The McMartin Preschool trial was an example where children were influenced by a well-meaning but insistent woman to “remember” rituals of witchcraft and sexual abuse that never happened that the investigator implanted by suggestion. (See Wikipedia for details on Bridey and McMartin)

        And then there are the innocents falsely convicted by supposed certainty of eye-witnesses not to mention the confessions of innocents after hours of grilling and promises they could go home as soon as they signed the confession.

        Liked by 1 person

  2. “Does anyone deserve pain? I would say no; regardless of what that person has done or how evil a person is perceived to be. Does that mean we never inflict pain on other humans? No. Sometimes it is necessary. The point is, all pain inflicted should have a purpose. Punishment for the sake of retribution or vengeance is a lingering relic of past assumptions about libertarian free will that are demonstrably false, and should have no place in our justice system.”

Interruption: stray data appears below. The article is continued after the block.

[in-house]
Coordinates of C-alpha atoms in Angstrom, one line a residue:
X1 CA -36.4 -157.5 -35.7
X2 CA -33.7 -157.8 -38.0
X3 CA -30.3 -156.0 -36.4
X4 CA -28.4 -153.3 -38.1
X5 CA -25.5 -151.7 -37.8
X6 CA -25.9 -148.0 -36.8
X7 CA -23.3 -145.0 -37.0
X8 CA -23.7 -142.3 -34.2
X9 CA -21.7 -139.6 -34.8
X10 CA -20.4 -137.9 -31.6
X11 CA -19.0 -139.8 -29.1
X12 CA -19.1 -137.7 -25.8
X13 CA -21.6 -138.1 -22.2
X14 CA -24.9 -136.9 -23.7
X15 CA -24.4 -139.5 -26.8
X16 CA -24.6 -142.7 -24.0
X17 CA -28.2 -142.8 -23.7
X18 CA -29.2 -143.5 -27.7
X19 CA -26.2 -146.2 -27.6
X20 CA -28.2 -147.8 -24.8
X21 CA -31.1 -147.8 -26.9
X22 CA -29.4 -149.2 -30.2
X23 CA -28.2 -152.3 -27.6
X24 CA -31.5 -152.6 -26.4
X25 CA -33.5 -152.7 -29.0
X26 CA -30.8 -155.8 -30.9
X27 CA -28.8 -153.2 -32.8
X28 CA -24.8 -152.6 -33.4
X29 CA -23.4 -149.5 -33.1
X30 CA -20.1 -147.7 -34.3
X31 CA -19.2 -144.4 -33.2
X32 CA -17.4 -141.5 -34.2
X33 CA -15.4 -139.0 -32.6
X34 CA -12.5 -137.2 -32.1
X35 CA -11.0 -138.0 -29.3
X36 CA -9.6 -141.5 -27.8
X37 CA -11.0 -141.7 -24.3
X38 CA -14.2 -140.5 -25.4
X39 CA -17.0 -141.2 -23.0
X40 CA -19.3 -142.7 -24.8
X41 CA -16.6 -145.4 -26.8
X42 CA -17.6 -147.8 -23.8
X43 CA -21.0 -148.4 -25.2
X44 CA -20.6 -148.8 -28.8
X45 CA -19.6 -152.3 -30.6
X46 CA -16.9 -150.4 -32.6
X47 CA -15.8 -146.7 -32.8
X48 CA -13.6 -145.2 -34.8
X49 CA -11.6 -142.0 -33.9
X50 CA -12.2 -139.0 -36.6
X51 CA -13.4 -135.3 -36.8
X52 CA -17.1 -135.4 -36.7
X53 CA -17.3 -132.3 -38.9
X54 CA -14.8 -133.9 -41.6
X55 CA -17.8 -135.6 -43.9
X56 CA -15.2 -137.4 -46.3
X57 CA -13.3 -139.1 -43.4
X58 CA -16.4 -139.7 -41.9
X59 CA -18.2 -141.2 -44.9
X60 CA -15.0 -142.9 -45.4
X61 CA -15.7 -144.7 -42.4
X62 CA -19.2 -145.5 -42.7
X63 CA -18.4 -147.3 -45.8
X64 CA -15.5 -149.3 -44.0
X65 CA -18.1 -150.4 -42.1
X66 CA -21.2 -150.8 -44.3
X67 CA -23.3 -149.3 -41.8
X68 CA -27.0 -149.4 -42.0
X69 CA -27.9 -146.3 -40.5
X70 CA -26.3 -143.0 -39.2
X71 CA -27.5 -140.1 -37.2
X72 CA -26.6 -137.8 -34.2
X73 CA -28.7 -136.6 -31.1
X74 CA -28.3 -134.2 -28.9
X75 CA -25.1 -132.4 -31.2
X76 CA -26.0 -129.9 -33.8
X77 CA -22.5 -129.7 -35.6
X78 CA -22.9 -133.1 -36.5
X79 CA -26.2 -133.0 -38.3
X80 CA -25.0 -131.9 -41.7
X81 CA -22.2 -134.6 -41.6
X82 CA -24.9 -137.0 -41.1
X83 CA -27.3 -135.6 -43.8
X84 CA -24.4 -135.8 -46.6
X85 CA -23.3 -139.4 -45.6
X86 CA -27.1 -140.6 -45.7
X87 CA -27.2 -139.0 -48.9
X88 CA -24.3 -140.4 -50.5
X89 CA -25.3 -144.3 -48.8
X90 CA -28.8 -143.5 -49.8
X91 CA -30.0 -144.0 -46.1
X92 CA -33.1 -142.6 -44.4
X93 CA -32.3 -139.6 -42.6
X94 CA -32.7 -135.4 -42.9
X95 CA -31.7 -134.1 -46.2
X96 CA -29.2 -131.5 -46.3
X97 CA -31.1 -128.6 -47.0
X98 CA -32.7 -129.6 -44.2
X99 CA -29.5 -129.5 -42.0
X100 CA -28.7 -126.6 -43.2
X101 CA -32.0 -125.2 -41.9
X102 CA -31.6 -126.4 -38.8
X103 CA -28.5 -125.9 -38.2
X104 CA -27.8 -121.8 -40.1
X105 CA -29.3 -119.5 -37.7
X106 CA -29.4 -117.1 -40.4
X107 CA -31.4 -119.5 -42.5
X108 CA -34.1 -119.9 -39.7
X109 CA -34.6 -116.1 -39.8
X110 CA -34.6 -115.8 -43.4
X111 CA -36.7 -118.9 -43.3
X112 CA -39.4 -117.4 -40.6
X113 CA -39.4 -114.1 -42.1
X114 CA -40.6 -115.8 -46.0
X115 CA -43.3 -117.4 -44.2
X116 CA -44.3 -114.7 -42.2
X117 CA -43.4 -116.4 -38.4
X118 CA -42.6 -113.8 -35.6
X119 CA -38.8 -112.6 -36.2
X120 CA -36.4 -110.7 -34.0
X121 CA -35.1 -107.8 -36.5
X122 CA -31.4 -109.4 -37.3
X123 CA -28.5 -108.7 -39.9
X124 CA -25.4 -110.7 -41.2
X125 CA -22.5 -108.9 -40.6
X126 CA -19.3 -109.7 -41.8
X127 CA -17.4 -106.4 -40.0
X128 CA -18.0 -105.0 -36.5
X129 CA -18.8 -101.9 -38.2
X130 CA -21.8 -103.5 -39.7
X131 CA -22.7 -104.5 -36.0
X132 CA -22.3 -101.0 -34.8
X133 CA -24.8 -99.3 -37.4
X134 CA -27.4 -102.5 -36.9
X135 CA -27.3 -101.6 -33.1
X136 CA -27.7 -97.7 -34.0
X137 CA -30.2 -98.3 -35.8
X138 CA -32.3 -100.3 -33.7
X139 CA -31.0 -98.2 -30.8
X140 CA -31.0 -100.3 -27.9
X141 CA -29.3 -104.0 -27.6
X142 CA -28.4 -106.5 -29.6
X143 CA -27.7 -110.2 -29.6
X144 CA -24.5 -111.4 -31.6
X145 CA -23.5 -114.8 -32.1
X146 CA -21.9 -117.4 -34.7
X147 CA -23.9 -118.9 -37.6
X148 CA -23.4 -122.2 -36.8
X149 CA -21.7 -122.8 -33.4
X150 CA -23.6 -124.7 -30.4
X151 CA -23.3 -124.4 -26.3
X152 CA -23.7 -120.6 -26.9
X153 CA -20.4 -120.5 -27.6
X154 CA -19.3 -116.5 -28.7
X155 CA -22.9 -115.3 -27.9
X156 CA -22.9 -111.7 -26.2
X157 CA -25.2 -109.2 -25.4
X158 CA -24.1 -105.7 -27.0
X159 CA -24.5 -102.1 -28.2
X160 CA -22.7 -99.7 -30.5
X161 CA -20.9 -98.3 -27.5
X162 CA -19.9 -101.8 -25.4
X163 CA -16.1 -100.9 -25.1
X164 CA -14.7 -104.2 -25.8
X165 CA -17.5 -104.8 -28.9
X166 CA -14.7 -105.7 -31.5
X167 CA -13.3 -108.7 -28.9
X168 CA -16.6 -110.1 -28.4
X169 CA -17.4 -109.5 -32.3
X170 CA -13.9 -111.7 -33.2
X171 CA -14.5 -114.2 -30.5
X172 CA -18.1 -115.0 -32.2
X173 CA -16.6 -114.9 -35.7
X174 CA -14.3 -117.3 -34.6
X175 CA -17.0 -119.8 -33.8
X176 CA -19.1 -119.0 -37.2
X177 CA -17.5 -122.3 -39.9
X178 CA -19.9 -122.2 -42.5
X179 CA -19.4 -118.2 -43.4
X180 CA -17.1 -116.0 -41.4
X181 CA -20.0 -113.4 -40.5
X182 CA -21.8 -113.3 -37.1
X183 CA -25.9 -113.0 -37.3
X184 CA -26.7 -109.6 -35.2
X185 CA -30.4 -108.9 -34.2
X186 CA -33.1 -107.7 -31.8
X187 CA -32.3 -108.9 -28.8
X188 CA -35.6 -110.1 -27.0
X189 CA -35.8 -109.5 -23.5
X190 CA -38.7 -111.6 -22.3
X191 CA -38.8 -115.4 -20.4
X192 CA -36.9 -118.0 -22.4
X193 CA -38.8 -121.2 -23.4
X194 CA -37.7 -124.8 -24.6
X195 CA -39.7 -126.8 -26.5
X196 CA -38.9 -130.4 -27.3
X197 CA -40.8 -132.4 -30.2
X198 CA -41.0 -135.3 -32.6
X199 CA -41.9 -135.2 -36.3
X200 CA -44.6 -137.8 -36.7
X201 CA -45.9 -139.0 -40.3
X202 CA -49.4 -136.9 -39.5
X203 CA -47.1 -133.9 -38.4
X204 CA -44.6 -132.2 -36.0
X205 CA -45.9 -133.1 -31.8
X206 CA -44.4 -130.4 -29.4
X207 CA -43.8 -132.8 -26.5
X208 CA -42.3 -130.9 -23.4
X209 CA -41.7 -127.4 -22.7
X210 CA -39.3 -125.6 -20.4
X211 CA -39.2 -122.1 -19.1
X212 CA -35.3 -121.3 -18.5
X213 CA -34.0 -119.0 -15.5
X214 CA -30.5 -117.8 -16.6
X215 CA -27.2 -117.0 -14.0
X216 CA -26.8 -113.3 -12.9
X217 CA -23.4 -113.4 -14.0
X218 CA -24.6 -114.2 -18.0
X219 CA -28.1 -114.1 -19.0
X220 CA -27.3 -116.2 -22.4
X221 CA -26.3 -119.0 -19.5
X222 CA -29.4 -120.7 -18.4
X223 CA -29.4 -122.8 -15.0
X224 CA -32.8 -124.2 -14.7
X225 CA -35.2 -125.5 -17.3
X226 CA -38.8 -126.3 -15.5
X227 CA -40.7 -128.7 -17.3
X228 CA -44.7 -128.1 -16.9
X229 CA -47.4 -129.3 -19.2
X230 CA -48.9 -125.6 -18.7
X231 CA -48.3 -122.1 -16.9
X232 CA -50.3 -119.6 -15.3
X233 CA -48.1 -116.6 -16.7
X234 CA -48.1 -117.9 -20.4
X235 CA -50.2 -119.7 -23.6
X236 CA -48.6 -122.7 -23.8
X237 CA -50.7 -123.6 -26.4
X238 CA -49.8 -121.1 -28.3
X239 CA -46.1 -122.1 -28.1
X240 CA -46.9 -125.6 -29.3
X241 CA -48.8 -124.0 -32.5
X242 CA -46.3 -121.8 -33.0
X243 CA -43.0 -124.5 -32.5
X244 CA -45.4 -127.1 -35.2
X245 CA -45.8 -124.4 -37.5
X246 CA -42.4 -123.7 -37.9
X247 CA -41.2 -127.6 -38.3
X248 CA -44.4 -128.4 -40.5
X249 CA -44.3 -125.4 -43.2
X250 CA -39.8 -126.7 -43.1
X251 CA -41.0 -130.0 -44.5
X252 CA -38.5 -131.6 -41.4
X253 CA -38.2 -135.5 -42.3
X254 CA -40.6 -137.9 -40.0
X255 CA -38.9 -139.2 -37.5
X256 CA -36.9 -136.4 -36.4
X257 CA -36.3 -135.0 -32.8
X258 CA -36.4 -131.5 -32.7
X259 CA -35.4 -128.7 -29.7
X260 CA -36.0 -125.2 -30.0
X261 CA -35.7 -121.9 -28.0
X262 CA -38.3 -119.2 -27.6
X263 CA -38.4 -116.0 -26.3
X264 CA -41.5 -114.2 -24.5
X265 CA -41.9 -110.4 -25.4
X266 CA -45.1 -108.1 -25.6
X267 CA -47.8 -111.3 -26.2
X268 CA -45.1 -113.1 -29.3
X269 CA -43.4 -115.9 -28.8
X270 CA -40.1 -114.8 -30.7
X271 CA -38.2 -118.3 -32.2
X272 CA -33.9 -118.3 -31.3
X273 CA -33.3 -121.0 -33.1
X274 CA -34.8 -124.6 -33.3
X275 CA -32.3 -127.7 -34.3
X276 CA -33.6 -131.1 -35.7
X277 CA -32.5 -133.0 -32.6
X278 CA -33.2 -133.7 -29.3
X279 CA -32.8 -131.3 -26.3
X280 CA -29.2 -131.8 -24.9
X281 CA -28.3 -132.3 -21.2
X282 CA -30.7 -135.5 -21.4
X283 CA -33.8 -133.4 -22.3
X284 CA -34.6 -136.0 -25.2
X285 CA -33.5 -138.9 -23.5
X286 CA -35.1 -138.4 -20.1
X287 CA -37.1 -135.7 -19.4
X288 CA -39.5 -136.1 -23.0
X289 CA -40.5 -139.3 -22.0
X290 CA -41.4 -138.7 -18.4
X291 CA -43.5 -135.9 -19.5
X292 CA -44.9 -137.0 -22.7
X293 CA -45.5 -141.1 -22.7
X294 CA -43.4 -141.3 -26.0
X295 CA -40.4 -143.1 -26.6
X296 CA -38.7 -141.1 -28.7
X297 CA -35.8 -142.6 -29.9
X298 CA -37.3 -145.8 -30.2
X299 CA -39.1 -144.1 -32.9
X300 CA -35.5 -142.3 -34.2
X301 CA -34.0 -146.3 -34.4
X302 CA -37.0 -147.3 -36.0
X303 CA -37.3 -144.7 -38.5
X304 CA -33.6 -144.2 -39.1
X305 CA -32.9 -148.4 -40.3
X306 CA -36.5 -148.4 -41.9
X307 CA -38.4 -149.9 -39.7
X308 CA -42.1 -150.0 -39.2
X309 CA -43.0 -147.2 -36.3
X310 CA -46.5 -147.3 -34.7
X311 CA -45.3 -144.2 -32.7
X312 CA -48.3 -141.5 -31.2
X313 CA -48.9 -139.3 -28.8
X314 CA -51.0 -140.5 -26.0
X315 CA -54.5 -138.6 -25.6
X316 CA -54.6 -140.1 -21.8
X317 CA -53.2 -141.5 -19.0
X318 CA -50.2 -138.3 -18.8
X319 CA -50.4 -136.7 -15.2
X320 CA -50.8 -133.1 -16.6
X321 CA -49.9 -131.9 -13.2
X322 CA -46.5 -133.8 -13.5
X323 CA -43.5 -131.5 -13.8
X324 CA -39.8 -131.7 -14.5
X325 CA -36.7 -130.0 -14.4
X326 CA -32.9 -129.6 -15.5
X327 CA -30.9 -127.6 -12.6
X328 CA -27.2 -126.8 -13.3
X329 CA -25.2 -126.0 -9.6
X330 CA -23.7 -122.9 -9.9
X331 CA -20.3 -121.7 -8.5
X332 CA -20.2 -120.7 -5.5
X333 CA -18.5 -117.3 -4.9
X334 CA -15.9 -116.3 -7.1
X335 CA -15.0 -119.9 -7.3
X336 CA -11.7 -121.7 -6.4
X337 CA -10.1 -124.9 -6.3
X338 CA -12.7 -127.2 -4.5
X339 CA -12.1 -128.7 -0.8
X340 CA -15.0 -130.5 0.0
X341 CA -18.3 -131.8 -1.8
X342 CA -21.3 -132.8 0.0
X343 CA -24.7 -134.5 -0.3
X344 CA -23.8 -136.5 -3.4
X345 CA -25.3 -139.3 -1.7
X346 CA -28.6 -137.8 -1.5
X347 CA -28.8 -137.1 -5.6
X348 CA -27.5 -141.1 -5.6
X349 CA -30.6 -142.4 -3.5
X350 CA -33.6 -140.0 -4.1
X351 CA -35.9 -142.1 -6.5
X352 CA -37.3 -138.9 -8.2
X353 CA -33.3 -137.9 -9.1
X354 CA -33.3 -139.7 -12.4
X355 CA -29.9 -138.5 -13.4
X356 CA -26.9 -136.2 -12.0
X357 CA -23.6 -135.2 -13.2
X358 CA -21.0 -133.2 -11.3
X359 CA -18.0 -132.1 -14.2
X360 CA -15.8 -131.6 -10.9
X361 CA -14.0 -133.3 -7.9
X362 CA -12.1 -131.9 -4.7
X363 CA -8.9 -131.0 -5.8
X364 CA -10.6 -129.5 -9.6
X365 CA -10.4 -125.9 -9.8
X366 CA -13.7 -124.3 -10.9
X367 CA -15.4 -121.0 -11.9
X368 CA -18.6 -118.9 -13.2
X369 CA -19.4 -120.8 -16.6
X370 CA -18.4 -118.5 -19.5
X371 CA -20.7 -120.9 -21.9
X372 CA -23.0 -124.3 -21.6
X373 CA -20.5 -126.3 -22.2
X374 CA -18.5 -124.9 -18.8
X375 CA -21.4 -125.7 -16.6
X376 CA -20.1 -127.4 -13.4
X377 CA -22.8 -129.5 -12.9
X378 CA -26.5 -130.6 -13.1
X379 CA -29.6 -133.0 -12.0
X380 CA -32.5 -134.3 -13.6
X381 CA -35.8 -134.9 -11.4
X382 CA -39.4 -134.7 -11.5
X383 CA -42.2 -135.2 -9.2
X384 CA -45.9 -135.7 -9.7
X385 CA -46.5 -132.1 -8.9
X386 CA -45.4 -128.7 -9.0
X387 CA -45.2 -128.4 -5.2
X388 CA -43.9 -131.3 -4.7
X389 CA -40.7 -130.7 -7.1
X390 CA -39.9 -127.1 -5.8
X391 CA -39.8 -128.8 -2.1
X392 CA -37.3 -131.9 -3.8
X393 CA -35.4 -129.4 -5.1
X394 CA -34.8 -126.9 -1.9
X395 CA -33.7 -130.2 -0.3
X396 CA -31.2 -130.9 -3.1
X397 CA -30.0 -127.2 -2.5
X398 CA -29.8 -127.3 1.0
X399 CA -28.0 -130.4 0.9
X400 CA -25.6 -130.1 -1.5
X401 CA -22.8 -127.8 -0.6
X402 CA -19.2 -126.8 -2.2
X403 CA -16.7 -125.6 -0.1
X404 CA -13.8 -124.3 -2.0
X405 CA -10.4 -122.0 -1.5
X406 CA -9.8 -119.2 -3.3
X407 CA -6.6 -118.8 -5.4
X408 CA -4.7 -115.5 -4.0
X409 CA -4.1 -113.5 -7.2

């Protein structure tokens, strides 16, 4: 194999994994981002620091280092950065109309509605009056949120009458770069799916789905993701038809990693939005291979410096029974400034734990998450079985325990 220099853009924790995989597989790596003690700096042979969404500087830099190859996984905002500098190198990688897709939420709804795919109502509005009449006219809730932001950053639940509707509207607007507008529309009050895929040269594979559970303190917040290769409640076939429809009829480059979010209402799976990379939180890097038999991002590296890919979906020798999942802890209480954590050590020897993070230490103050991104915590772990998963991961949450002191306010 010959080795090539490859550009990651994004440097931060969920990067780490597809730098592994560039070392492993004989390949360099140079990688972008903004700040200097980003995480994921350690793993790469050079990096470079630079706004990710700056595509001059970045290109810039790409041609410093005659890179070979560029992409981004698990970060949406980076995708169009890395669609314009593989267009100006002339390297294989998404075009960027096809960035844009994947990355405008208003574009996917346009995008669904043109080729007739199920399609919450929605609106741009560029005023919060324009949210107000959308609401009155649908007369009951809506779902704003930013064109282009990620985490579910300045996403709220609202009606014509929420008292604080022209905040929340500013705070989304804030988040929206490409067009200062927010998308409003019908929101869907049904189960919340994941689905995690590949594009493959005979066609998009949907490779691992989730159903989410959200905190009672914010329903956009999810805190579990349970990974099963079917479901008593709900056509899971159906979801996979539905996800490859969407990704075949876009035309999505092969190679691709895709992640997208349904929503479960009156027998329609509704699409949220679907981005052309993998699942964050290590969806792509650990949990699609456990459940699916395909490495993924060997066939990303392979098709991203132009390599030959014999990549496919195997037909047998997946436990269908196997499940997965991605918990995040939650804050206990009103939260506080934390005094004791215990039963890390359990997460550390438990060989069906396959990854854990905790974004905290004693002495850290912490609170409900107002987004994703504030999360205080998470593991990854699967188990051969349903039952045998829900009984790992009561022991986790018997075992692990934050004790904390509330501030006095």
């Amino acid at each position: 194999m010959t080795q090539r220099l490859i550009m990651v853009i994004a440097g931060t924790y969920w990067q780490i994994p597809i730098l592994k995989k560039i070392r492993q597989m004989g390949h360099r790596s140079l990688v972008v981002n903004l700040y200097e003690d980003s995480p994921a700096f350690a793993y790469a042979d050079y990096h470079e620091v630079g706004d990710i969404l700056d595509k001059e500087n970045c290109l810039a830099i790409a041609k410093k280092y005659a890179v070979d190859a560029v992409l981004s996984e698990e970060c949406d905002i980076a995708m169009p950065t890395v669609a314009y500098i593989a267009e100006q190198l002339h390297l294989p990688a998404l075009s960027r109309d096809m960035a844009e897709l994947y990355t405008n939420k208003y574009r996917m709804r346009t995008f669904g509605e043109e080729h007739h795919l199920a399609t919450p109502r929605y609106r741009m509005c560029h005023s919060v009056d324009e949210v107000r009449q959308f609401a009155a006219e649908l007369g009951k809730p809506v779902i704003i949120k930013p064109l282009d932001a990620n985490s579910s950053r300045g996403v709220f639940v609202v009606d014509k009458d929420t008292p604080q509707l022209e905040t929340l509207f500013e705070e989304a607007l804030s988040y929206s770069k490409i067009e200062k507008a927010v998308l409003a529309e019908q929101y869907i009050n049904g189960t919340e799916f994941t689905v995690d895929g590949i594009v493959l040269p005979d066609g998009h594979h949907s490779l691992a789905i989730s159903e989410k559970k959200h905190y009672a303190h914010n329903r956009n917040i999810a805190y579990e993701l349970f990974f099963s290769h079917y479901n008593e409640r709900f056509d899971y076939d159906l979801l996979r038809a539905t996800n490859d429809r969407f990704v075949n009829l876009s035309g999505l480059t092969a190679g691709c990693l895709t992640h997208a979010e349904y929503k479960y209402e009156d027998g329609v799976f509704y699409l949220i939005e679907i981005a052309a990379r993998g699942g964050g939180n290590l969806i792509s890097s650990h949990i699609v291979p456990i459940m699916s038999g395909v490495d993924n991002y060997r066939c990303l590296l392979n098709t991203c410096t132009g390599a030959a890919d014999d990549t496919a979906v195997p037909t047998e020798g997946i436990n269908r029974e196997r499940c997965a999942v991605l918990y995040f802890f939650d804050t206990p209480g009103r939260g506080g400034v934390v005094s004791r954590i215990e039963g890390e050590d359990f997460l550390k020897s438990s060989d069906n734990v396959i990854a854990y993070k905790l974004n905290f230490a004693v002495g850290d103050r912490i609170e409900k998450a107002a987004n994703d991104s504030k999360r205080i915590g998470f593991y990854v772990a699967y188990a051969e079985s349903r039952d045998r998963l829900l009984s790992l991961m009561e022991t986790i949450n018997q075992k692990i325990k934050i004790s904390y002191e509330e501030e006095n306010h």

Yes! I totally agree. I never want to inflict pain on anyone unless doing so is required to stop them from causing greater pain to themselves or others.

    Liked by 1 person

      1. You’re welcome. I share a lot of posts related to the free will topic because it is such a relevant issue. If we are shown to not deserve suffering, it sort of blows the current practice of revenge and the teaching that we deserve to burn in hell.

        Liked by 1 person

  3. ” Punishment for the sake of retribution or vengeance is a lingering relic of past assumptions about libertarian free will that are demonstrably false, and should have no place in our justice system.”